- Popular Article2016Living with change: local responses to global impactsCurrent Conservation, issue 10.2 http://www.currentconservation.org/?q=issue/10.2
- Popular Article2016The Fig and the WaspThe Hindu in School, 21 September
- Popular Article2016God's favouritesThe Hindu in School, 29 June
- Popular Article2016Shekru sees a blazing issueThe Hindu in School, 13 July
- Popular Article2016The joy of cloudspottingThe Hindu in School, 31 August
- Popular Article2016An alien in the woodsThe Hindu in School, 3 August
- Dataset2016Data from: Field to a forest: patterns of forest recovery following shifting cultivation in the eastern Himalaya. Dryad Digital Repository.doi:10.5061/dryad.k83h6
- Popular Article2016The summer of spiny-tailed lizardsThe Hindu in School, 17 August
- Popular Article2016Monsters in sand pitsThe Hindu in School, 24 February
- Popular Article2016An urban menagerieThe Hindu in School, 20 January
- Popular Article2016Birds that call their namesThe Hindu in School, 5 October
- Journal Article2016Range extension of the endangered Salim Ali’s Fruit Bat Latidens salimalii (Chiroptera: Pteropodidae) in the Anamalai Hills, Tamil Nadu, India.Journal of Threatened Taxa 8: 9486-9490. http://dx.doi.org/10.11609/jott.2722.214.171.12486-9490
Available here: http://threatenedtaxa.org/index.php/JoTT/article/view/2796/3827
- Popular Article2016Hornbills: the feathered foresters.Mudappa, D. 2016. JLR Explore, 15 May 2016.
Most of us are familiar with charismatic mammals such as tigers, elephants and apes. And there are charismatic species amongst birds too: bustards, cranes, eagles. But in the Asian and African tropics are birds that gain charisma from their large size, spectacular appearance, and extraordinary breeding habits: the hornbills.
- Popular Article2016In clouded leopard countryThe Hindu Sunday Magazine, 8 October 2016, pages 1-2.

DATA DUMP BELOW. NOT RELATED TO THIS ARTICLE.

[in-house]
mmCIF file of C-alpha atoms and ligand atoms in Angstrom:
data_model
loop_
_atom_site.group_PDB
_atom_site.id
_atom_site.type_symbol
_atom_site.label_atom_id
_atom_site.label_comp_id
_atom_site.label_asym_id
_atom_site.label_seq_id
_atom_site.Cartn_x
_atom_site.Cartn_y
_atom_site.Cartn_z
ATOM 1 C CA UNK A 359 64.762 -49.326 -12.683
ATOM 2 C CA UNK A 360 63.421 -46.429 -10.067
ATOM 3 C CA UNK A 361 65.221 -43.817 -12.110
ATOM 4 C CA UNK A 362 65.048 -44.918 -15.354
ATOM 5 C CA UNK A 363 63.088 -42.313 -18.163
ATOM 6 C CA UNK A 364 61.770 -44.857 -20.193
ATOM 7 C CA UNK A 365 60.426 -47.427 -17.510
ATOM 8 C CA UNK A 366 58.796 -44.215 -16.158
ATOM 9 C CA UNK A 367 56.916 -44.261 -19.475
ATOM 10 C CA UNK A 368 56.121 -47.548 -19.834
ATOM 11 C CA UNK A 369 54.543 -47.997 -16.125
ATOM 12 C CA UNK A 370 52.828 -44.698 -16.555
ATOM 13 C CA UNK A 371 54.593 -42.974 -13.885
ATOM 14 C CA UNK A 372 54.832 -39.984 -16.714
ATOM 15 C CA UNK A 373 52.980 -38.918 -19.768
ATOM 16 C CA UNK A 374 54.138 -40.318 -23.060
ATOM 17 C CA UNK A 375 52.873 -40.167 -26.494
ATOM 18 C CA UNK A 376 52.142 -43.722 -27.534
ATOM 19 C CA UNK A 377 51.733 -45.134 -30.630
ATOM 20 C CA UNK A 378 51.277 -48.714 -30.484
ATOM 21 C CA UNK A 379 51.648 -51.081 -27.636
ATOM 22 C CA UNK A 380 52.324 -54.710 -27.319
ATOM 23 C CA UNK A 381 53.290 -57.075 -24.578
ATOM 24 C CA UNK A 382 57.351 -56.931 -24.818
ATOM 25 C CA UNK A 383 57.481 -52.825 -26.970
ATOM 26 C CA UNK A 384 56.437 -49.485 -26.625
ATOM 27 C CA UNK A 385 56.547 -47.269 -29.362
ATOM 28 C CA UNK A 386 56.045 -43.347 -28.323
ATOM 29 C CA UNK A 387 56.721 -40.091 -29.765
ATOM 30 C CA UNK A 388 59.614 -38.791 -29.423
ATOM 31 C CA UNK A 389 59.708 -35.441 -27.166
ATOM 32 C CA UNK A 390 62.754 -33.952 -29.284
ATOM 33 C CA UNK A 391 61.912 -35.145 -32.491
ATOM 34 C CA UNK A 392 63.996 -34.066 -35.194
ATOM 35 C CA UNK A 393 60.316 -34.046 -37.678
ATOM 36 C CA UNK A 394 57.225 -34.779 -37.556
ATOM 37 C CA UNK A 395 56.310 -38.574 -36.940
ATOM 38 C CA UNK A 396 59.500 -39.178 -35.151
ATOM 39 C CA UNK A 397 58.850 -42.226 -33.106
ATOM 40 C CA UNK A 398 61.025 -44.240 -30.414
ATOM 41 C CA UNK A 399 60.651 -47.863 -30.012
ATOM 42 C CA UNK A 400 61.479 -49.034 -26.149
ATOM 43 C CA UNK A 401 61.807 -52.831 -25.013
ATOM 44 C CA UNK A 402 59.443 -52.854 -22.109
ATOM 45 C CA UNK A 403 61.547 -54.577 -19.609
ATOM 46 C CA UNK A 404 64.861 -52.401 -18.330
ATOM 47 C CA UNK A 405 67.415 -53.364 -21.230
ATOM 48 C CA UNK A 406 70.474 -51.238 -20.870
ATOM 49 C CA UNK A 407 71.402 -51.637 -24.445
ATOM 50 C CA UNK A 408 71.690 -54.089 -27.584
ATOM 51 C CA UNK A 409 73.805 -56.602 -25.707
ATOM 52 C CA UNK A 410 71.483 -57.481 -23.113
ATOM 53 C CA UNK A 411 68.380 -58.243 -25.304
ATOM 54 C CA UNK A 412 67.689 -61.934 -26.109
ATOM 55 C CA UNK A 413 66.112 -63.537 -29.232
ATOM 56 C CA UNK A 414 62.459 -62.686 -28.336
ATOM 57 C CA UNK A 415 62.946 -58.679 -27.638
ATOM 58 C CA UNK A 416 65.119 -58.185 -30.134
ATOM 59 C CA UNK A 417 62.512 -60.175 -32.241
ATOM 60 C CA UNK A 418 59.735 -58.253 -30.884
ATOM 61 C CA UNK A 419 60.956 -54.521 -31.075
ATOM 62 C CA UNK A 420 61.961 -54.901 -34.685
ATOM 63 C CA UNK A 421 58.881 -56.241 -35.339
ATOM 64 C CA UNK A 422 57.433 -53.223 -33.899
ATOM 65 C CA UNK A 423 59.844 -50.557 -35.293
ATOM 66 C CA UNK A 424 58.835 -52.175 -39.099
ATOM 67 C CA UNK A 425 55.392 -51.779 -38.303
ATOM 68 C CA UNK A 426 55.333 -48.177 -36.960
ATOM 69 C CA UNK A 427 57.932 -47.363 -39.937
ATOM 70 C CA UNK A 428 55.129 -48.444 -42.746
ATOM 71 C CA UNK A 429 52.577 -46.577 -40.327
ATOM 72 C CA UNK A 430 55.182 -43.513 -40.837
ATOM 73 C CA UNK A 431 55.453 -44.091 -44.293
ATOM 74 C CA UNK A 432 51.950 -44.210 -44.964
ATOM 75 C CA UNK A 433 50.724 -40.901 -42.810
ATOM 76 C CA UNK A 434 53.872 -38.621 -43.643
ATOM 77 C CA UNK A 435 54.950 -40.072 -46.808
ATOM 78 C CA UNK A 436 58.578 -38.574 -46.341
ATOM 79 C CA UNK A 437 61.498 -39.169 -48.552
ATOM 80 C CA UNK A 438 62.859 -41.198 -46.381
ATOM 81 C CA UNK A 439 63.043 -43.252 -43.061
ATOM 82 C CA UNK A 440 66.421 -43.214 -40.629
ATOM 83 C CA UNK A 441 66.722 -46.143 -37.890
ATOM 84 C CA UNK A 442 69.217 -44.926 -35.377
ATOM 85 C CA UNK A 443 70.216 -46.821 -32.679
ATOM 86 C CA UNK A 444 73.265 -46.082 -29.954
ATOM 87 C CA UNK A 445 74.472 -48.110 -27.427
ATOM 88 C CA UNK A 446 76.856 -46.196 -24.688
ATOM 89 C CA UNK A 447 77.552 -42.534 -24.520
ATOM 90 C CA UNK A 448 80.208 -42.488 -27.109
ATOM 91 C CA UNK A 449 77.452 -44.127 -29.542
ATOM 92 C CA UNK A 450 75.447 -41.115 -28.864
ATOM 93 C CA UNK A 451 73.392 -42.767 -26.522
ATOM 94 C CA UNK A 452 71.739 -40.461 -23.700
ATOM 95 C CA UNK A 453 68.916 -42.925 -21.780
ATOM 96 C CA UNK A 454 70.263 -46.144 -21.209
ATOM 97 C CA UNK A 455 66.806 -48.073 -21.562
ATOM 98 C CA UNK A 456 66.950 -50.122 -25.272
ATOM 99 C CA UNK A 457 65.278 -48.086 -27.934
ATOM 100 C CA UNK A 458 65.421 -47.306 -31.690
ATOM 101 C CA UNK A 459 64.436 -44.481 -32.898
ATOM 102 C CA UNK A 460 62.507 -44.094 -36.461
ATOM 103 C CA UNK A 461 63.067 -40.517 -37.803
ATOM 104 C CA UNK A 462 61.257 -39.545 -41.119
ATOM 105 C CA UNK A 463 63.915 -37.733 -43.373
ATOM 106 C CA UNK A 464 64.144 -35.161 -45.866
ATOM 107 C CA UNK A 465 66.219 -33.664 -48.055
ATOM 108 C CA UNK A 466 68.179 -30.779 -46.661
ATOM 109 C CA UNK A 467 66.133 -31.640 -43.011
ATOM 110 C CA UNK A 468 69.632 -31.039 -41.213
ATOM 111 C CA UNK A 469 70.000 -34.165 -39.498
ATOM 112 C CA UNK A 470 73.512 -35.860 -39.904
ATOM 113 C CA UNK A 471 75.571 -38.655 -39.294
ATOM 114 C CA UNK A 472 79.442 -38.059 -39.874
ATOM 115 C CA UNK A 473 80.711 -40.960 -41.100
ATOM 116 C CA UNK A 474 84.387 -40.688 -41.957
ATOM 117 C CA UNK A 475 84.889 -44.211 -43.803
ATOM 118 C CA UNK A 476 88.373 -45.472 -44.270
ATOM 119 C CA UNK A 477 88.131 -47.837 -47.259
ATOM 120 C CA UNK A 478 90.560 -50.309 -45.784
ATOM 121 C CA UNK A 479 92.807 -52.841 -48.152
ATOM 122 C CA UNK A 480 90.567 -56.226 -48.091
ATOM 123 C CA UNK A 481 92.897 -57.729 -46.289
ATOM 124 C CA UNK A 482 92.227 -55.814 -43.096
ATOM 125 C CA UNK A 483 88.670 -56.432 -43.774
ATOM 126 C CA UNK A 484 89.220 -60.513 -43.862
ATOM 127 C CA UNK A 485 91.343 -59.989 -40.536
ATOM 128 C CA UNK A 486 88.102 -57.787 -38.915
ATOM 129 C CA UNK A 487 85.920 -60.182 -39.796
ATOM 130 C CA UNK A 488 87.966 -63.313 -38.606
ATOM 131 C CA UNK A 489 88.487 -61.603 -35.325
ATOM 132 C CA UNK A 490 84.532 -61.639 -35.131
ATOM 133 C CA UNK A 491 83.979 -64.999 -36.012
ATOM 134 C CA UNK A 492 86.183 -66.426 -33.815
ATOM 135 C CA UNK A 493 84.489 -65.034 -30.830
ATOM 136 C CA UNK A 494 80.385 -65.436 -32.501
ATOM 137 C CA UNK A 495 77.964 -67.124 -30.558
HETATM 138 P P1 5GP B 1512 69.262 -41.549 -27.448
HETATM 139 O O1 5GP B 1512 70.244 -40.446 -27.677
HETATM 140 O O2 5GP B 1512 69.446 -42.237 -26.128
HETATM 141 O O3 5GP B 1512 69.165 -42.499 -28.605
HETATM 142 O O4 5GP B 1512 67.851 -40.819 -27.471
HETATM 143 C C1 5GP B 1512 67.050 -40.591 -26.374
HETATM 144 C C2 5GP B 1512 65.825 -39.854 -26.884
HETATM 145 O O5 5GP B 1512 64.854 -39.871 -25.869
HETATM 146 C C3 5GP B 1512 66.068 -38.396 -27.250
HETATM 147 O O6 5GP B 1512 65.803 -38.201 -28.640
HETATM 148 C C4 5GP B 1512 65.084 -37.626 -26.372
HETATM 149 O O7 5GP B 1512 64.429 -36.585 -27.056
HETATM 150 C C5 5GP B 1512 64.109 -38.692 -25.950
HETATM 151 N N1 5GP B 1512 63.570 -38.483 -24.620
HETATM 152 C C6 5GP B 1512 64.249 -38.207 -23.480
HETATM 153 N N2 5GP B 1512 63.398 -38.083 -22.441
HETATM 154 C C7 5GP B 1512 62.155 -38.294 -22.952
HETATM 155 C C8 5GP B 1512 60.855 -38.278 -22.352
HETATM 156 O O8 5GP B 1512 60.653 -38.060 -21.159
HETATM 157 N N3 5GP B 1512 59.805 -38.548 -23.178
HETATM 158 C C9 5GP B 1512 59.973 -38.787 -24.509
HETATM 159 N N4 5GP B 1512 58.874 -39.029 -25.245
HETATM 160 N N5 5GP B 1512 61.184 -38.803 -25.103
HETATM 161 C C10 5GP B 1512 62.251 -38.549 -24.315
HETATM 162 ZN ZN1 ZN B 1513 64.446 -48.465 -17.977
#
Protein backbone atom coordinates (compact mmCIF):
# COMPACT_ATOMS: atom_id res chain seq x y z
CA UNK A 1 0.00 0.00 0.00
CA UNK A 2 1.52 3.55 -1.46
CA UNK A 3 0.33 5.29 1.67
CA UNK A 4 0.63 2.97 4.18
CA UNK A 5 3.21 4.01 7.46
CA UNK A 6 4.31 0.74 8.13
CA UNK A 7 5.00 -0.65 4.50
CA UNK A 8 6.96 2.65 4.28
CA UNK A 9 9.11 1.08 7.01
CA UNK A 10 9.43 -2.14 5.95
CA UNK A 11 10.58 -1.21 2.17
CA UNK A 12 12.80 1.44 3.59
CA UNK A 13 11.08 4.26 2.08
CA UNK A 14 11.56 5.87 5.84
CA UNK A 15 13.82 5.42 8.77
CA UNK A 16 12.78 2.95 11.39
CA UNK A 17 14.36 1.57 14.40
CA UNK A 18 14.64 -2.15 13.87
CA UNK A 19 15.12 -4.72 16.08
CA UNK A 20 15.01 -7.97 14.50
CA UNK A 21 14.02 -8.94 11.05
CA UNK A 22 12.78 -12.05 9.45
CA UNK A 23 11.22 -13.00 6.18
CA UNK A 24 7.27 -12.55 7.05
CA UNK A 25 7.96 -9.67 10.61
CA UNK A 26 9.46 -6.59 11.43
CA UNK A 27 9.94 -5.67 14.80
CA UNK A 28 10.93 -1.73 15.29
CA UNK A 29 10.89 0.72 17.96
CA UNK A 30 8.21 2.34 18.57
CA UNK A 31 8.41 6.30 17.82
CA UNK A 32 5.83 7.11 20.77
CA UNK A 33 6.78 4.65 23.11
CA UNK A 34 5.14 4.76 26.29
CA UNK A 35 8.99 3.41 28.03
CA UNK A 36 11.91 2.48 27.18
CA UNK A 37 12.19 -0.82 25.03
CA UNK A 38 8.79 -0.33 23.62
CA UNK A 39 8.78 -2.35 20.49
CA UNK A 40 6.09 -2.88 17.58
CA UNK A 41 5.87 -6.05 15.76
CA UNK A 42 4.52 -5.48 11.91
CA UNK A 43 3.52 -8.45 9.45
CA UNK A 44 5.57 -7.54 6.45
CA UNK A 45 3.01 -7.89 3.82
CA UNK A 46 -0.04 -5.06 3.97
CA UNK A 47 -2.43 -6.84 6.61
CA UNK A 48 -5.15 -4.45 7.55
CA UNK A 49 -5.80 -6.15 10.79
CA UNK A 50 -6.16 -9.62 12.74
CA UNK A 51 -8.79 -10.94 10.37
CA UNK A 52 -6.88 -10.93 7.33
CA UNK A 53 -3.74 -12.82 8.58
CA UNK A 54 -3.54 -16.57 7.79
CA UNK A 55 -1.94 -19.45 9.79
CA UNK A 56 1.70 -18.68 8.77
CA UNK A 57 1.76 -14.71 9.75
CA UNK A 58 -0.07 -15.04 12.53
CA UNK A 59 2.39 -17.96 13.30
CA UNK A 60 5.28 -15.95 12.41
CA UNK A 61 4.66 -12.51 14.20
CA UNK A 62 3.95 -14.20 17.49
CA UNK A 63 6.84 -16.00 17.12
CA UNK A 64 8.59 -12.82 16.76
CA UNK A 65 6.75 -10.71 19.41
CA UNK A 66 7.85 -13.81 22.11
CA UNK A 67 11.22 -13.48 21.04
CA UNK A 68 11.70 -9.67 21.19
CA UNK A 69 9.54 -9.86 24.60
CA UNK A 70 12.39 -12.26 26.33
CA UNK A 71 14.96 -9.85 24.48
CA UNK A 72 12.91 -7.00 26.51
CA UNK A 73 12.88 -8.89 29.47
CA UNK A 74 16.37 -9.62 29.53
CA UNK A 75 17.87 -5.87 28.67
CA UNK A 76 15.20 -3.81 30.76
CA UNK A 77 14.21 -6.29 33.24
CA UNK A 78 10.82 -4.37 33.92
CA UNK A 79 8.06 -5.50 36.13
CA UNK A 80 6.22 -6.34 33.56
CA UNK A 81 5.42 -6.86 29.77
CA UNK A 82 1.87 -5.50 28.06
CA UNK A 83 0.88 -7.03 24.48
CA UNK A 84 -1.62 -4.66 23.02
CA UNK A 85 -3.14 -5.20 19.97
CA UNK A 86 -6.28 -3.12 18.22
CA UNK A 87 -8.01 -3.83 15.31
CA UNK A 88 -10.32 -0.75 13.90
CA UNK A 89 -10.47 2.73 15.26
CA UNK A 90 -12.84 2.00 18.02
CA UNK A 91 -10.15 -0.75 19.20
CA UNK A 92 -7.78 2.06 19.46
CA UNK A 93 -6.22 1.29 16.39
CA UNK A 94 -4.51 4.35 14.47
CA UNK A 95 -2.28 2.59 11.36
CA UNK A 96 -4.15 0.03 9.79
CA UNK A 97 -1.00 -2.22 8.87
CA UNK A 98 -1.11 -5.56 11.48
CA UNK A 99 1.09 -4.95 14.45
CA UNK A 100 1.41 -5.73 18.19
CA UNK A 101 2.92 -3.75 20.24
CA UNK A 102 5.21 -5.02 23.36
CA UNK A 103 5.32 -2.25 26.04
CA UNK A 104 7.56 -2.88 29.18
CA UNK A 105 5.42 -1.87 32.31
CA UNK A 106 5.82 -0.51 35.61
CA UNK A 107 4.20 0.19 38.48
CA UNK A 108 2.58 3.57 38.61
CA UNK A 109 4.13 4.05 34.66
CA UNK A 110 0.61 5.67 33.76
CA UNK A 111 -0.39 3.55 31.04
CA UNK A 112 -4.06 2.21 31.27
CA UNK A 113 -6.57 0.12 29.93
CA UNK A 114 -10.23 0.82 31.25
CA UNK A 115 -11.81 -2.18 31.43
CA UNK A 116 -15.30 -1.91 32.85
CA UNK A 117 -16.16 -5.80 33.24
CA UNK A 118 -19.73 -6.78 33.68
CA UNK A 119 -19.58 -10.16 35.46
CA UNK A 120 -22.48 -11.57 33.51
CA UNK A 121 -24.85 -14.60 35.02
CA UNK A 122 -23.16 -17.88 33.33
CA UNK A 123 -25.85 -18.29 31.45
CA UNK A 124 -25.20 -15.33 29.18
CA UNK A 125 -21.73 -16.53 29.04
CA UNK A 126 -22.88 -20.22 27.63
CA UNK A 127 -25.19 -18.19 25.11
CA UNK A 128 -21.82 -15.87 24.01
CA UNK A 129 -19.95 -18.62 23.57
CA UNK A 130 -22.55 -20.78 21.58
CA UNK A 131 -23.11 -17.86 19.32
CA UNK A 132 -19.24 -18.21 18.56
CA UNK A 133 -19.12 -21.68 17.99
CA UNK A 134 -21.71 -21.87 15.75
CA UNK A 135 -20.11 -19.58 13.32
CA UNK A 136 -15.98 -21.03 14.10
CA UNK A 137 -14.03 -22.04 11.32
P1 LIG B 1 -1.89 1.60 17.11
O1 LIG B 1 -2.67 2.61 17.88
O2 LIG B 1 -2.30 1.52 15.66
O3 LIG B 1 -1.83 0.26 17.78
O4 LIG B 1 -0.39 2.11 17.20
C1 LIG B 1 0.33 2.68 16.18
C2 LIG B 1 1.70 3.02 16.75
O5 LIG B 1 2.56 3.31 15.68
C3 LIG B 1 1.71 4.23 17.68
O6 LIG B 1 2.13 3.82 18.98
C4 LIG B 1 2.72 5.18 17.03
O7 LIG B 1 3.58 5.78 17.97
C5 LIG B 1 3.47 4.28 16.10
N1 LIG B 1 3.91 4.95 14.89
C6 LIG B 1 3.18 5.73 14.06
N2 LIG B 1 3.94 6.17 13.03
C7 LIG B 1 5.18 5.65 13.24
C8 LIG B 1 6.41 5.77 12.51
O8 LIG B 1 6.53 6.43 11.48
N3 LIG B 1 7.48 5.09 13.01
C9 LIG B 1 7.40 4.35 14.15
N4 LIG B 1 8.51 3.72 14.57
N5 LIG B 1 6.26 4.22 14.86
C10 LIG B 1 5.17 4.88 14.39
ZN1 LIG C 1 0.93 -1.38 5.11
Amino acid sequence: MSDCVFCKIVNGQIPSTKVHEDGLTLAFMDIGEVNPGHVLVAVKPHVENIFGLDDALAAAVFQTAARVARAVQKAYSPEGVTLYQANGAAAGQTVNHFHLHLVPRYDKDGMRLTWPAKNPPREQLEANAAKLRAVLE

In the rainforest, the rewards of silence sometimes exceed your wildest expectations. From where I sit quietly, I don’t hear a single artificial sound. Unseen cicadas shrill and set the air ringing, woodpeckers cackle from the treetops, and frogs click and boom from the rock-pools alongside the singing river below. From somewhere in the undergrowth, a grey peacock-pheasant sounds an echoing, guttural laugh. In the distance rise great grey cliffs, home of serow (a forest goat-antelope) and bear, overlooking the rainforests where every morning the hoolock gibbons still hoot and sing. Around the steep rock slope where I am stretched out on my back, the looming rainforest envelops me like an amphitheatre. I feel like a tiny flame steady in an evergreen sconce. As yet, I have no inkling of what we are about to witness.
- Popular Article2016Icons of Anamalais: Malabar Whistling ThrushPollachi Papyrus, July – September 3(3): 38-41.
Shorter, edited version of article ‘Musician of the Monsoon’ that appeared in The Hindu Sunday Magazine on 6 Sep 2009.
- Popular Article2016The culling fieldsThe Hindu (op-ed) 17 June 2016, page 9.
A better approach to man-wildlife conflict management requires an integration of scientific evidence, animal behaviour, and landscape and socio-economic context.
- Popular Article2016The march of the triffids.The BOU Blog, 8 August 2016
Shifting agriculture supports more rainforest birds than oil palm or teak monocultures
- Popular Article2016Get the monkey off the back.The Tribune (op-ed), page 9.
The decision to cull macaques is clearly a dramatic response by the Himachal Pradesh government to defuse a situation that was turning into a public embarrassment. There are other ways to negotiate the man-animal conflict at the heart of the issue.
- Popular Article2016The silence of India's wildlife scientists, including myself, rings louder than gunshots.Scroll.in, 20 September 2016.
Eight reasons why those like me stay away from India's most important debates.
Republished from my blogpost at View from Elephant Hills: http://coyot.es/elephanthills/2016/09/16/conversation-biology-eight-reasons-why-i-am-a-silent-scientist/
- Popular Article2016Rātriñcaranmār [In Malayalam: Night rangers, article on small carnivores].Koodu, October 4(5): 70-72.